Set in Sarajevo in the mid-1960s, the film—an irreverent, coming-of-age story about a young man who falls in love with a prostitute—earned Kusturica the Golden Lion for best first film at the Venice Film Festival in 1981. It was the first of several prestigious international awards the director has won over the course of his heralded career, including the Palme d’Or for “When Father Was Away on Business” (1985) and “Underground” (1995).
“Dolly Bell” is the highlight of a rich trove of films that Film Center Sarajevo is trying to bring back into the public eye, according to the center’s director, Ines Tanović. The FCS has the rights to 88 films produced in modern-day Bosnia-Herzegovina between 1950 and 1994, when the former Yugoslavia was dissolved, but just 13 have been digitized, and the center faces myriad challenges in restoring and digitizing the rest.
For starters, said Tanović, the 35mm stock for many of the films is kept in a small depot in Sarajevo without proper storage space, an editing suite, or even a projector to view the films. “We have so many 35mm films, we don’t know what is on them, because we have no capacity to see what is on them,” she said.
An even greater challenge is returning all of the film stock to Bosnia. Because the country lacked suitable laboratories during the years when it was part of a unified Yugoslavia, most negatives were sent to be developed in either Serbia or Croatia, where they remain in private archives to this day. Returning the stock to Bosnia is an expensive proposition, although Tanović remains unbowed. “We want these films,” she said. “It’s our heritage.”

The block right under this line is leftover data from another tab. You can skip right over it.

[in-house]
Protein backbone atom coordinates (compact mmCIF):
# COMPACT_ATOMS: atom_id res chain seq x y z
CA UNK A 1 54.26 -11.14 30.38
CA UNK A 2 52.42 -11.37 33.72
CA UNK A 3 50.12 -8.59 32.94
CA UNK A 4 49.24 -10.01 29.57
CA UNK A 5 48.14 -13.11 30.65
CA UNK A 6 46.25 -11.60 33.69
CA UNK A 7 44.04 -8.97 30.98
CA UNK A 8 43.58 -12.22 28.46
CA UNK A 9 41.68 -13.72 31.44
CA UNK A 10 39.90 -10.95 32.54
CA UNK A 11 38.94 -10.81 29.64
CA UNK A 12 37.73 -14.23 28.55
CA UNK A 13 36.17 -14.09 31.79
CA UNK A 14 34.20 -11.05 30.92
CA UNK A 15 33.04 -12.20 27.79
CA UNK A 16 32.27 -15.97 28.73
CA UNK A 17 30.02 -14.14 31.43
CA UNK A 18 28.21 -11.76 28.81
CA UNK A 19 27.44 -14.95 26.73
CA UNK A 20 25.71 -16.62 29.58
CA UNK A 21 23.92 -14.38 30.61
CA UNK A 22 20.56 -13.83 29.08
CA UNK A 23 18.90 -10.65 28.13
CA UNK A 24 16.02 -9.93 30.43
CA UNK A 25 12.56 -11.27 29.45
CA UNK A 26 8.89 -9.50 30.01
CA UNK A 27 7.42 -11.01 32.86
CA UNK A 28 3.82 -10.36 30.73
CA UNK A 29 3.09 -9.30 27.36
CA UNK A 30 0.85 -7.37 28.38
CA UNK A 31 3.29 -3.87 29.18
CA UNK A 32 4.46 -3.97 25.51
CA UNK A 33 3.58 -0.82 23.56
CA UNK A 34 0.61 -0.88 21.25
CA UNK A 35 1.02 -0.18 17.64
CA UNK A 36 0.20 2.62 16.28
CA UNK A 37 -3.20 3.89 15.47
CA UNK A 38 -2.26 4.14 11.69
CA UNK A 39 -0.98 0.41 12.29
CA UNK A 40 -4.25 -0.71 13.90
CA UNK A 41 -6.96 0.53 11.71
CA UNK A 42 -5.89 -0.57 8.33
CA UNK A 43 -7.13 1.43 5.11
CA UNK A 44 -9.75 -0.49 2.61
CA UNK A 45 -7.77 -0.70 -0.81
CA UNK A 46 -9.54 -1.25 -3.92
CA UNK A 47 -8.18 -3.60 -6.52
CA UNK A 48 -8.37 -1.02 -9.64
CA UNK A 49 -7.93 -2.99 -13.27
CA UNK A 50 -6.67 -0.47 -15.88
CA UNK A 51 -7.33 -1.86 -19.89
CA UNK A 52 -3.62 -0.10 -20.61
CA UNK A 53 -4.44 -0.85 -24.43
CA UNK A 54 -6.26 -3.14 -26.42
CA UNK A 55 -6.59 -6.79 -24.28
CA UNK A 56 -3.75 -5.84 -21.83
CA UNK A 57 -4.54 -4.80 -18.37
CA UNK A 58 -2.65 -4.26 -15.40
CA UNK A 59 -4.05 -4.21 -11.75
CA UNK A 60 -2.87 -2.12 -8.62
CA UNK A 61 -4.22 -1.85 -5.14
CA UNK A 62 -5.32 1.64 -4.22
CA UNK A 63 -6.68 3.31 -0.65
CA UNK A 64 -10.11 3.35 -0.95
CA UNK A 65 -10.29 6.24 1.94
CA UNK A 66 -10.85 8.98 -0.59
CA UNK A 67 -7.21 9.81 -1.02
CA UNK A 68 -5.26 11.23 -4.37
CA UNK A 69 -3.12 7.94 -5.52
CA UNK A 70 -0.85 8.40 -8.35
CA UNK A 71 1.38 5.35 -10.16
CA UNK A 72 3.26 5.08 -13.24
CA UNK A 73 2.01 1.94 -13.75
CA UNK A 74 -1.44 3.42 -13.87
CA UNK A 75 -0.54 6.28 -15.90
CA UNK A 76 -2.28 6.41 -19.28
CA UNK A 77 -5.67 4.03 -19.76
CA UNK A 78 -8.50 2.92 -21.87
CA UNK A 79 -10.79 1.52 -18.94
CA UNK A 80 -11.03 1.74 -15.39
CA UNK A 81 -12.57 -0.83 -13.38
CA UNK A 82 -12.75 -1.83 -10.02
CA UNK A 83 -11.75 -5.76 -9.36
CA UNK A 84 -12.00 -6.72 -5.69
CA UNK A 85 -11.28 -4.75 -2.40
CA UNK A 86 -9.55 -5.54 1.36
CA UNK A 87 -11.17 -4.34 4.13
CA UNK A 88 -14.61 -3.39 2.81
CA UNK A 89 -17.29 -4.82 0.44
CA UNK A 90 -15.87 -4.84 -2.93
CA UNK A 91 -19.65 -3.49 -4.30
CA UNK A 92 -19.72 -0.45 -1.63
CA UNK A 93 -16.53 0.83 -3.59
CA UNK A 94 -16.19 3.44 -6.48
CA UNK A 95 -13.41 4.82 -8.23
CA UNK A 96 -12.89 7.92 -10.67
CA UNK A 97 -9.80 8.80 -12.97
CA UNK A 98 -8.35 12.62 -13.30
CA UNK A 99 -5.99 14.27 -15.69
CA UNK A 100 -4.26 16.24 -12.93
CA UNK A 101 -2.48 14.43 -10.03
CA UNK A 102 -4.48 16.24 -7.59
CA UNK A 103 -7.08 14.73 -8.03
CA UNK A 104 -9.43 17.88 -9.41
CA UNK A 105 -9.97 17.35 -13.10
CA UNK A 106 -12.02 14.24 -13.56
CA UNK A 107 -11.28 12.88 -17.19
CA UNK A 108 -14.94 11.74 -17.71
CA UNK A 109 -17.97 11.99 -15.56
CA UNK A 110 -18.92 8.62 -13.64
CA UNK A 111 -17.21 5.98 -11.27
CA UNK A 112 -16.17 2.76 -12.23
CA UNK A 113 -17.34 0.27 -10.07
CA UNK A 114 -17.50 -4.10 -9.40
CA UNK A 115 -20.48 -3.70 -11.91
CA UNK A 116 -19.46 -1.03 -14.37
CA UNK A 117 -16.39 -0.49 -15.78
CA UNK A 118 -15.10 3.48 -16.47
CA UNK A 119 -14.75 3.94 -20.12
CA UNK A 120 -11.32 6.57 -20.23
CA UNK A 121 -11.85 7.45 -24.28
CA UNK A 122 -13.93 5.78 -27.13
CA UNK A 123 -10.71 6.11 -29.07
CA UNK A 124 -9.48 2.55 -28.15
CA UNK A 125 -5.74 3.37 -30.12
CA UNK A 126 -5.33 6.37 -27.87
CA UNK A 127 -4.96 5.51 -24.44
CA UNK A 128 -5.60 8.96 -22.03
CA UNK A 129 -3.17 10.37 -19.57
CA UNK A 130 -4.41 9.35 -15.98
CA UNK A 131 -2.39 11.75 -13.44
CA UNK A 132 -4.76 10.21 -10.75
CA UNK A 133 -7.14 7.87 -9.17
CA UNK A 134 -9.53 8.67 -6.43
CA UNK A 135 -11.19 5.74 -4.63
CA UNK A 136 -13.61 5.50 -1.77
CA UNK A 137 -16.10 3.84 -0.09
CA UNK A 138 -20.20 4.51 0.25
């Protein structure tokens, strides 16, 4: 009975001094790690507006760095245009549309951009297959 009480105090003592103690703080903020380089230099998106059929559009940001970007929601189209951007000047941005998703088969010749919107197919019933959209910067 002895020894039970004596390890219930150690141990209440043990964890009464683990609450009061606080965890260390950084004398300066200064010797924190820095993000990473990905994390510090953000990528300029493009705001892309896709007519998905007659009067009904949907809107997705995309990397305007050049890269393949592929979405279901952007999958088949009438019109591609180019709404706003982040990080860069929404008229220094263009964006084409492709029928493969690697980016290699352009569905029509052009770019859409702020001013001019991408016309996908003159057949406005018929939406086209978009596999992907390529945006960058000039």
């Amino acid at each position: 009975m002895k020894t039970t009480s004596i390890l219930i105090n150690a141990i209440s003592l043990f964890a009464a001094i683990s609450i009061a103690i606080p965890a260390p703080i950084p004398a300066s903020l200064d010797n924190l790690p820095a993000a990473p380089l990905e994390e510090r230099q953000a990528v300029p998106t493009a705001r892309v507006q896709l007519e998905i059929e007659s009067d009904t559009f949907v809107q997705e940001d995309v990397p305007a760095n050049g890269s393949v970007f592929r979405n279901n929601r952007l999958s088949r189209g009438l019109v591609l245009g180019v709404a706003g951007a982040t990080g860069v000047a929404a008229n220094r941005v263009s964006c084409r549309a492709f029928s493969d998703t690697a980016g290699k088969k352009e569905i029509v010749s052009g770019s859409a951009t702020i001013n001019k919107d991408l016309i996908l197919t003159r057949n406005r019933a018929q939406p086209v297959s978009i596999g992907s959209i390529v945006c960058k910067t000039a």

Tanović’s goal is to give Sarajevo its own world-class facility to digitize 35mm film stock, a process that can cost up to €25,000 ($29,600) per film in neighboring countries. She would also like to invest in a computer lab and server to store her archive. “I have many plans, but I don’t have the money for it,” she said with a sigh.
For the time being, “Dolly Bell” is sure to garner interest on the Heritage Online platform, where it can be viewed in the virtual screening room by registered users for up to one year. Among the other highlights from Film Center Sarajevo’s archives are the works of the influential director Bahrudin Bato Čengić (“The Role of My Family in the World Revolution,” “Pictures From the Life of the Striker”) and the omnibus “Kapi, vode, ratnici,” directed by the Yugoslav Black Wave directors Marko Babac, Živojin Pavlović, and Vojislav Rakonjac.
Regional VOD platforms have already come calling for the newly digitized classics, said Tanović, while the FCS has also struck a deal with a Chinese distributor for the release of “Walter Defends Sarajevo,” a 1972 war film that was among the few foreign films to be screened in that country during the Cultural Revolution, and has a passionate Chinese fan base as a result.
But Tanović’s dream isn’t simply to make these restored classics of Bosnian cinema available to global audiences. “It’s very important for the young generation [in Bosnia] to see these films. Nobody talks about this period of life after the Second World War,” she said. Eventually, Tanović would like to see a series of cinemas across the country offering free screenings of classic films for Bosnian students. “This is my main goal, to make these films live for the younger generation to find out the history of our land.”